Albert Kunyuku Ngoma was a young Congolese corporal in the colonial Belgian army when he was forced to battle in WWII as far away as Myanmar.
Now 97, Ngoma is one of only two surviving former members of the colonial “Public Force” military living in the DR Congo capital Kinshasa, who are honoured in a new documentary entitled “The Shadow of the Forgotten!”.
Recalling the battles of six decades ago, Ngoma described fighting side by side with Belgium troops against the Japanese in Myanmar, which was then called Burma.
“In the trenches in Burma, we saw Belgian officers fall to enemy bullets,” Ngoma said. “It was a real shock for us.”
The Public Force was formed as a military unit when Belgium’s King Leopold II controlled the colony. Thousands of Congolese were drafted as part of the colonial armed forces, and fought during WWII in east Africa, the Middle East and Asia.
Dressed in their worn-out former uniforms, Ngoma and his former brother-in-arms Daniel Miuki, 94, were praised as “living monuments” of Congolese history at a recent showing of the documentary by academic Jose Adolphe Voto.
In the film, the pair were shown proudly wearing their campaign medals on their chests as they recalled details of their postings from Leopoldville, as Kinshasa was once known, to the Middle East and to Burma, a former British colony invaded by the Japanese during the war.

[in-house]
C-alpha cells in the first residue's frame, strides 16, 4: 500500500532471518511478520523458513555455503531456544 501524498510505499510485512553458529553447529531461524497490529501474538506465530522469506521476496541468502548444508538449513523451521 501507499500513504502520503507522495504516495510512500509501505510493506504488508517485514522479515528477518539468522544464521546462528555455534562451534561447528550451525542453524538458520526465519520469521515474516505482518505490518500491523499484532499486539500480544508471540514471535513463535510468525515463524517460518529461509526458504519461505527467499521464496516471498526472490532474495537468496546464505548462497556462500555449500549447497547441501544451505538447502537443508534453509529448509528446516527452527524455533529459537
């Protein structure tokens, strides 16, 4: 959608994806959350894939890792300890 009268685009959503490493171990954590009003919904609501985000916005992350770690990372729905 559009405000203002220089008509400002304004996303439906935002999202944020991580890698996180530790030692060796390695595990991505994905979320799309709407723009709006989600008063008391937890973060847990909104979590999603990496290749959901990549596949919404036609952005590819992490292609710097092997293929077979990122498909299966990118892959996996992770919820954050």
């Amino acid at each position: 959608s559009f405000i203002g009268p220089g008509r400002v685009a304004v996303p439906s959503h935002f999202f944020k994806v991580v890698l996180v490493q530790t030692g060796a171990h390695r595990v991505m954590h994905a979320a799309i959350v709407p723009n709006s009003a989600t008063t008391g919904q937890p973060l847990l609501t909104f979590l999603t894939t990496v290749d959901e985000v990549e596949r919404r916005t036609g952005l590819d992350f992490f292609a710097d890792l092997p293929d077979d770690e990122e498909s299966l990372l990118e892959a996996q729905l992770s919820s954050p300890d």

Caps on their heads and canes in hand, two men leafed together through a yellowed photo album from Miuki’s home showing pictures dating from 1940-1945.
American troops were not great shots, they recalled, but they praised the combat skills of the Japanese, Chinese and Korean troops on the ground.
‘Tossed aside like towels’
Both remember the racial segregation they had to face even as they fought shoulder to shoulder with the Belgians.
“We were like slaves, because it was Belgium that brought us into this war. We could not say anything,” Ngoma said.
“When the bombs began to fall, white and black would die the same way,” said Miuki, a former infantry nurse.
As Belgium’s premier visited the DR Congo this week, Miuki criticised what he called the “ungrateful” attitude of the former colonial ruler towards its Congolese ex-soldiers, saying they were tossed aside “like dirty towels”.
“France still takes care of Second World War veterans from its former colonies, and their heirs,” Ngoma said.
Congolese soldiers never received any compensation from the countries for whom they fought in 1940-45, according to a complaint filed in 2018 in the DR Congo by seven children of ex-combatants from the Public Force.
They accuse the former colonial power as well as France, Britain and the United States of neglecting their parents and claimed more than $7m, according to the Belgian Ministry of Defence.
The case was in court late last year, but no judgment has been made.
“I wanted to pay tribute to those who gave their all, not only for the Congo but in the World War,” said Voto, the documentary director.
“I wanted them to be rewarded morally. When I spoke with them, I was disappointed to learn that they have never been recognised by Belgium.”